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The Great Chain of Being in Pope’s Essay on Man
Symposium: Great Books Student Scholarly Journal
The Great Chain of Being in Pope’s
Essay on Man
There are three main issues that Pope talks about in his long poem “Essay on Man.” First, the poet evokes a timeless vision of humanity in which the universe is connected to a great chain that extends from God to the tiniest form of life. Secondly, Pope discusses God’s plan in which evil must exist for the sake of the greater good, a paradox not fully understandable by human reason. Thirdly, the poem accuses human beings of being proud and impious. Pope feels that man claims more insight into the nature of existence then he possesses.
In "An Essay on Man" Pope is trying to make clear the relationship of humanity to the universe, himself, society and also to happiness. He states "For me health gushes from a thousand springs; seas roll to waft me suns to light- me rise; My footstool earth my canopy the skies" (330). Pope implies that the universe is created for man's pleasures and needs and so therefore we are all connected to the chain of universal order. Through this connection man realizes that all are part of one stupendous whole. He then suggests that this order extends further then we know; any interference with it could destroy the whole. Pope asks in the poem, "Is the greater chain, that draws all to agree, upheld by God or thee?" (327).
Here he explains that by conforming to the order of the universe we can all agree on and connect to one goal. Through this connection, we would then reach the purest form of humanity. The belief in this poem is that although things do not turn out well for some individuals, everything falls into place in the great chain of the universe. In the long run everything works out for the best, Pope argues. Because humanity is ignorant of the events of the future, the hope of eternal life gives man the possibility of happiness.
Pope also touches on evil and how God allows evil to exist whether or not humanity can understand it. Man knows that he possesses free will. In order for him to make the right choices, man must know that there is a choice to make between good and evil, and that he has to accept responsibility for his choices. Pope discuses the presence of evil throughout the universal chain: "If the great end be human happiness then nature deviates; and can man do less?" (330). This implies that there is beauty in nature, but there is also evil when nature destroys towns, homes and human life. If nature can be evil, how can man be expected never to be evil? Man has the power of good to help feed the hungry, care for the sick, and cmfort the dying. Yet, man chooses to exercise his evil side: destroying, killing and bringing down those that are weaker.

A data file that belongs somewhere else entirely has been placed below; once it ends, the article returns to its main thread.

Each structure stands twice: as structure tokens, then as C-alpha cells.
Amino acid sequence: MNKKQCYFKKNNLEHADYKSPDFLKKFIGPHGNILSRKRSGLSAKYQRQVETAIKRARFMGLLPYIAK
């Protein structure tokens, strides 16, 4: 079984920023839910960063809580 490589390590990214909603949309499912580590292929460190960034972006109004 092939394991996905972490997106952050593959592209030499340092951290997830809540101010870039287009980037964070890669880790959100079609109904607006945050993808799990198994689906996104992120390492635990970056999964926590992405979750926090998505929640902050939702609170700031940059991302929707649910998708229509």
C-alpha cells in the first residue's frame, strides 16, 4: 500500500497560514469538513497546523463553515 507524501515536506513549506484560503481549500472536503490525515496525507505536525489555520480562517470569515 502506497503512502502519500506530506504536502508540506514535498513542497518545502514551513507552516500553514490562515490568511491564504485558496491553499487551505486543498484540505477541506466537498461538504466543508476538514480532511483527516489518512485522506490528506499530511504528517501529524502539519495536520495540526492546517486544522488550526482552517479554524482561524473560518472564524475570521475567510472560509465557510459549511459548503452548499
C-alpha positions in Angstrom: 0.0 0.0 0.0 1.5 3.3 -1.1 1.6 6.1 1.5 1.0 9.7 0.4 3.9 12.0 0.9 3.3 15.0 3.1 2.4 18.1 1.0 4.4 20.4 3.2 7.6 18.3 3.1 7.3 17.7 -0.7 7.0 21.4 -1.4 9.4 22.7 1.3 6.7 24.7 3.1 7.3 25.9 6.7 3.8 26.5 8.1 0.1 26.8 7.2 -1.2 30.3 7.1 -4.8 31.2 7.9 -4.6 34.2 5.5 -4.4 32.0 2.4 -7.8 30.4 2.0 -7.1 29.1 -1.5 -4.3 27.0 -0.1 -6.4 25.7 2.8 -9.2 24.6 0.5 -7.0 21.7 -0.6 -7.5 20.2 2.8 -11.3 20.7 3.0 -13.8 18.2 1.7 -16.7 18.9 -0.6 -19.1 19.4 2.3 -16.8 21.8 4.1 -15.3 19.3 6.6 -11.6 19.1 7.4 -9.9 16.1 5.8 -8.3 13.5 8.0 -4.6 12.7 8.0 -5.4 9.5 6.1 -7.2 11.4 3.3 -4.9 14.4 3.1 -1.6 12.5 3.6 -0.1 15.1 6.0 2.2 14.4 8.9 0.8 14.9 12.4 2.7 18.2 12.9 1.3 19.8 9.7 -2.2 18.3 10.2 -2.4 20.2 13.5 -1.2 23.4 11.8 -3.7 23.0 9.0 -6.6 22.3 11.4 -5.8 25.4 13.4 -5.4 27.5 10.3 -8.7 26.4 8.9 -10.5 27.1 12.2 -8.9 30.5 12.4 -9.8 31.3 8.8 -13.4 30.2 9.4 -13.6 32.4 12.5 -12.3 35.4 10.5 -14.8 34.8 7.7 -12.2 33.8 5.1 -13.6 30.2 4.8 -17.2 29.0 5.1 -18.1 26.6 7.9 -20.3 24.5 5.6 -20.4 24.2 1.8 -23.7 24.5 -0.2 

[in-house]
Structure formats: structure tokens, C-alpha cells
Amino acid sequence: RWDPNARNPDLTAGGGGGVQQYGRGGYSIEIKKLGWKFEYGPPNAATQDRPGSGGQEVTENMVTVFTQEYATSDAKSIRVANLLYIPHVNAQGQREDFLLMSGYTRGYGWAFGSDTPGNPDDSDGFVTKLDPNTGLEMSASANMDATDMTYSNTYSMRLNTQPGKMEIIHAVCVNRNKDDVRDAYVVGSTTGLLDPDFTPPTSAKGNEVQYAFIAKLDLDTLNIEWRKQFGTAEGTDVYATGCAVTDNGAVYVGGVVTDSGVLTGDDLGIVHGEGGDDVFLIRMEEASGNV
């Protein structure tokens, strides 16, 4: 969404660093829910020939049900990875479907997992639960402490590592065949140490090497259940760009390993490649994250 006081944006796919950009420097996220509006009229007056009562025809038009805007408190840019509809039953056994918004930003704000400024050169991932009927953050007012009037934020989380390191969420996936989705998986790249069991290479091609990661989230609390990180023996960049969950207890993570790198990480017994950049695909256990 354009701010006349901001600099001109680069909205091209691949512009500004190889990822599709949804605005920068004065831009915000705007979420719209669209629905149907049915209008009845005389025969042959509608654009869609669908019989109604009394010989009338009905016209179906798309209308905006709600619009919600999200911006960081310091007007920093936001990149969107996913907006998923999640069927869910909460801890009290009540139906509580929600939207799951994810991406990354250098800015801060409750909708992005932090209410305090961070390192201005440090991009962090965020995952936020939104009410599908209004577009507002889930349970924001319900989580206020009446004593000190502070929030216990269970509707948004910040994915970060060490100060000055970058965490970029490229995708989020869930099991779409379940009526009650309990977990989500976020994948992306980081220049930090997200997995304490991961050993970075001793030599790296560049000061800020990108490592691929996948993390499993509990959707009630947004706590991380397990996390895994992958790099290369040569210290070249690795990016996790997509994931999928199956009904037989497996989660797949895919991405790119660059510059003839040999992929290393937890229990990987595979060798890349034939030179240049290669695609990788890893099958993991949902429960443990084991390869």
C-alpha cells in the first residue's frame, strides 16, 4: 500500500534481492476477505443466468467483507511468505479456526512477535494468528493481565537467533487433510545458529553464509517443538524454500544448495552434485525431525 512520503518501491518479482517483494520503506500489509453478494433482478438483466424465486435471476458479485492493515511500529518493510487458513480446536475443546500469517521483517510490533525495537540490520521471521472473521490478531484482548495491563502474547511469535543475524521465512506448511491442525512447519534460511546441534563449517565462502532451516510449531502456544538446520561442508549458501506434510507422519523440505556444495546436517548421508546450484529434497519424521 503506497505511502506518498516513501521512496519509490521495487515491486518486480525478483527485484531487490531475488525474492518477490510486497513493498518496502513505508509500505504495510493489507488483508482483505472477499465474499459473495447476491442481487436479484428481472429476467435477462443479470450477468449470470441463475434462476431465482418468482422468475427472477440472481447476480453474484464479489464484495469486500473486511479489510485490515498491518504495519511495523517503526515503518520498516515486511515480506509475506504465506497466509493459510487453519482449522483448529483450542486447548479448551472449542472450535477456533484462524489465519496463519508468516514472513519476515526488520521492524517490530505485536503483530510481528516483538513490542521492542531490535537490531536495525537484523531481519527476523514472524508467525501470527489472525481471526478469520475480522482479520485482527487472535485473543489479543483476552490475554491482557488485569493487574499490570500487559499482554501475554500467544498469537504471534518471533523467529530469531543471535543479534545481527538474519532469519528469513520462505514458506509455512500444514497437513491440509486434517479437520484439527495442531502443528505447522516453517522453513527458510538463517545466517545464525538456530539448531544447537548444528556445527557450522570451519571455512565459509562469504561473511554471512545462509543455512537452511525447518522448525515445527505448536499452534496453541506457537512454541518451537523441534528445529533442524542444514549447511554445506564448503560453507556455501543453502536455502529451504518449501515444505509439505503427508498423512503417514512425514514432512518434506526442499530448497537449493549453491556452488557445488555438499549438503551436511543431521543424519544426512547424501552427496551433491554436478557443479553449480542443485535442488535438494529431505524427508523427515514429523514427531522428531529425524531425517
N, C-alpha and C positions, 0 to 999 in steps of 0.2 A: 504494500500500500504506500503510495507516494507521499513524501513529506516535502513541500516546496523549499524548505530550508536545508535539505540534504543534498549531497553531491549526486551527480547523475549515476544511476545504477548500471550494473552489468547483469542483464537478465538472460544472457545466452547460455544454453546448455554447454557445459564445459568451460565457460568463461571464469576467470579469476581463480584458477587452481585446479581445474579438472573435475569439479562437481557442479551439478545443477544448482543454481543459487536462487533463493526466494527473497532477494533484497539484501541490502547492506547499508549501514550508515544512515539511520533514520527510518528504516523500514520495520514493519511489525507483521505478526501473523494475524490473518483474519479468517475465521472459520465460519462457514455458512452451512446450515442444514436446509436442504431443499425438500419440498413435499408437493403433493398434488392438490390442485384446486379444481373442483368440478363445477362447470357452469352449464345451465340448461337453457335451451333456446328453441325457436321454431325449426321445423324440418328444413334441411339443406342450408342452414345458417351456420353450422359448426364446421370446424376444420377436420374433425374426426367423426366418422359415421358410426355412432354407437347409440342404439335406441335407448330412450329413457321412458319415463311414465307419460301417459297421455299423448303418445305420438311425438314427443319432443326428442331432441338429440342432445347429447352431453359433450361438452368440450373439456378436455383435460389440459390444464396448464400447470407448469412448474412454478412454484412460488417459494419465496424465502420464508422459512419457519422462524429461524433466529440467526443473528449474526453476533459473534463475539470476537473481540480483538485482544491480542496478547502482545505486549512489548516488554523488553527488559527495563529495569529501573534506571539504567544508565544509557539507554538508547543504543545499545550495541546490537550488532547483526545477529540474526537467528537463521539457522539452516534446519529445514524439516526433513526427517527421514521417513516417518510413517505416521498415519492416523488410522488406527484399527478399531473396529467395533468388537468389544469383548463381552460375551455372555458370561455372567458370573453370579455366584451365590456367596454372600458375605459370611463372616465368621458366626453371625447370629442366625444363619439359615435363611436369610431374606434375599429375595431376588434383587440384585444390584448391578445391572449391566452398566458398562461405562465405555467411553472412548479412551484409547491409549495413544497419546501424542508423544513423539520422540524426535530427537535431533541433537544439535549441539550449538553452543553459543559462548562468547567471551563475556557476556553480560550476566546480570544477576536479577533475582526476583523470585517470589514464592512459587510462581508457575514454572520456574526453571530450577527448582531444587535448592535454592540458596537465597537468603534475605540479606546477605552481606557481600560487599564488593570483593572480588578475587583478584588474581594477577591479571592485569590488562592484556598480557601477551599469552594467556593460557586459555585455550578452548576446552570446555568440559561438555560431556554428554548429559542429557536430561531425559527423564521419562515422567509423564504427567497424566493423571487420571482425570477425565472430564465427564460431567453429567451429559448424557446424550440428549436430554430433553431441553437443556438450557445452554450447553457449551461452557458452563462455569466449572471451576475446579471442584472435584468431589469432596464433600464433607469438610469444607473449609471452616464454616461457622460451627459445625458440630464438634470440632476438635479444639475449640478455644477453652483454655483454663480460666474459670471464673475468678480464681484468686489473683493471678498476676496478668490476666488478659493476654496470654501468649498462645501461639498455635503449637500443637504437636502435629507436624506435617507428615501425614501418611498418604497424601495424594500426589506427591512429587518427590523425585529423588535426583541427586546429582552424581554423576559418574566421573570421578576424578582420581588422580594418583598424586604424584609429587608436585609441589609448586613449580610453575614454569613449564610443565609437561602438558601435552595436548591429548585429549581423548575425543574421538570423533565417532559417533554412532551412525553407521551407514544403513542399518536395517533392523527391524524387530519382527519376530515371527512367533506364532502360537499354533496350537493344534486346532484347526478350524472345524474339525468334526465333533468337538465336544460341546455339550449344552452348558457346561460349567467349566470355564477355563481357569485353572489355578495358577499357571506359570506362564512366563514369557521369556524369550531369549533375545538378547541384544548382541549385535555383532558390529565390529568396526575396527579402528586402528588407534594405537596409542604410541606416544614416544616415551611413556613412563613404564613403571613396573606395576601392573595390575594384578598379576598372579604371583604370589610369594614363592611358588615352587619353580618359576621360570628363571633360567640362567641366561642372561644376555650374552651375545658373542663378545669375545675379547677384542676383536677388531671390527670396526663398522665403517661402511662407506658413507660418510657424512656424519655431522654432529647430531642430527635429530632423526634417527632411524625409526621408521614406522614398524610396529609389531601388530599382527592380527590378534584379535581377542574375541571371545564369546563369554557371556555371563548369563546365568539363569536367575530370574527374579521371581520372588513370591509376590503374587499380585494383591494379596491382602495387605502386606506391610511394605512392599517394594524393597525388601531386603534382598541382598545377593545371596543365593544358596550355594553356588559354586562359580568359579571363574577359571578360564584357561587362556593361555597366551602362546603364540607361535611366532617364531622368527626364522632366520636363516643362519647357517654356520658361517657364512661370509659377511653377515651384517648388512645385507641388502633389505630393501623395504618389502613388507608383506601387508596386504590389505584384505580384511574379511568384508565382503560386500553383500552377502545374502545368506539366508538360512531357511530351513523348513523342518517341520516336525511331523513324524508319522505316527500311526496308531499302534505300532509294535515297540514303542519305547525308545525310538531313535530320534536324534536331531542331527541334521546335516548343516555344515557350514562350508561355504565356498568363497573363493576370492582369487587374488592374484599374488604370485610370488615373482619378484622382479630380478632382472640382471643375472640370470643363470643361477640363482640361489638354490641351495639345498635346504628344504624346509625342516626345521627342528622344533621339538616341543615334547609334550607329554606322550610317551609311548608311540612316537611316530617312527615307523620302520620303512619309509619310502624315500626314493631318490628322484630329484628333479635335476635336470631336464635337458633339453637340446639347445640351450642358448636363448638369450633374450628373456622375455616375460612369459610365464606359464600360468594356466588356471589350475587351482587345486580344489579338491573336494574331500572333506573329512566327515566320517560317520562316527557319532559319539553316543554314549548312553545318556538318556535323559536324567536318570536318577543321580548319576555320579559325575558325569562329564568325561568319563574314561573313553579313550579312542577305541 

In addition to discussing evil, Pope also suggests that human beings are full of pride and impiety. "All this dread order break-for whom? For thee? Vile worm!" laments Pope, "Oh madness! Pride! impiety!" (332). He is saying that man sees himself as the center of the universe around which all things revolve. Humanity cares about nothing but itself. Pope draws us into the poem by reminding us that we too have tendencies to make assumptions and that we all have our own desire to see the universe revolving around us. Pope discusses humanity's downfall, writing: "In pride in reasoning pride, our error lies" (329). Here, Pope puts forth the ideas that our pride is our own destruction.
In order to combat this pride, Pope suggests that the true course that man should take is absolute submission to Providence. However is total submission the true answer to happiness? If that were the case why give man the ability to reason? Why have individuality when each man must submit, each man transcending his individual qualities in order to make the connection? Man, Pope says, should use pride positively in realizing he can make a difference or a contribution to the universal order and not to draw attention to himself.
Although I disagree with Pope's view about pride, I agree with his idea of the universal chain. A wonderful line in this poem is "Know thy own point" (Pope 333). This means that man needs to know exactly what his role on earth is. Man needs to find his place in the chain and work to make it stronger rather than weaker. He cannot live his life pretending that the whole universe is something foreign to him, and that he has no effect on the rest of the world. Life is like a chess game in which every move affects the other.
Pope ends the poem with these words: "Whatever is, is right" (333). This implies that things are done or happen for a reason. When humanity tries to change things for individual gain rather than the improvement of the whole it weakens the chain, which in turn affect the rest of the universe. I believe we are all individuals who are connected to a higher power, whatever that power may be. The beauty of humanity is exactly that individuality. I agree with Pope in the sense that we are all connected somehow, but I do not agree with total submission in order to achieve total unity. Rather than total submission, I believe our mission is to connect with the universe by using the special gifts given to us by the power that unites us.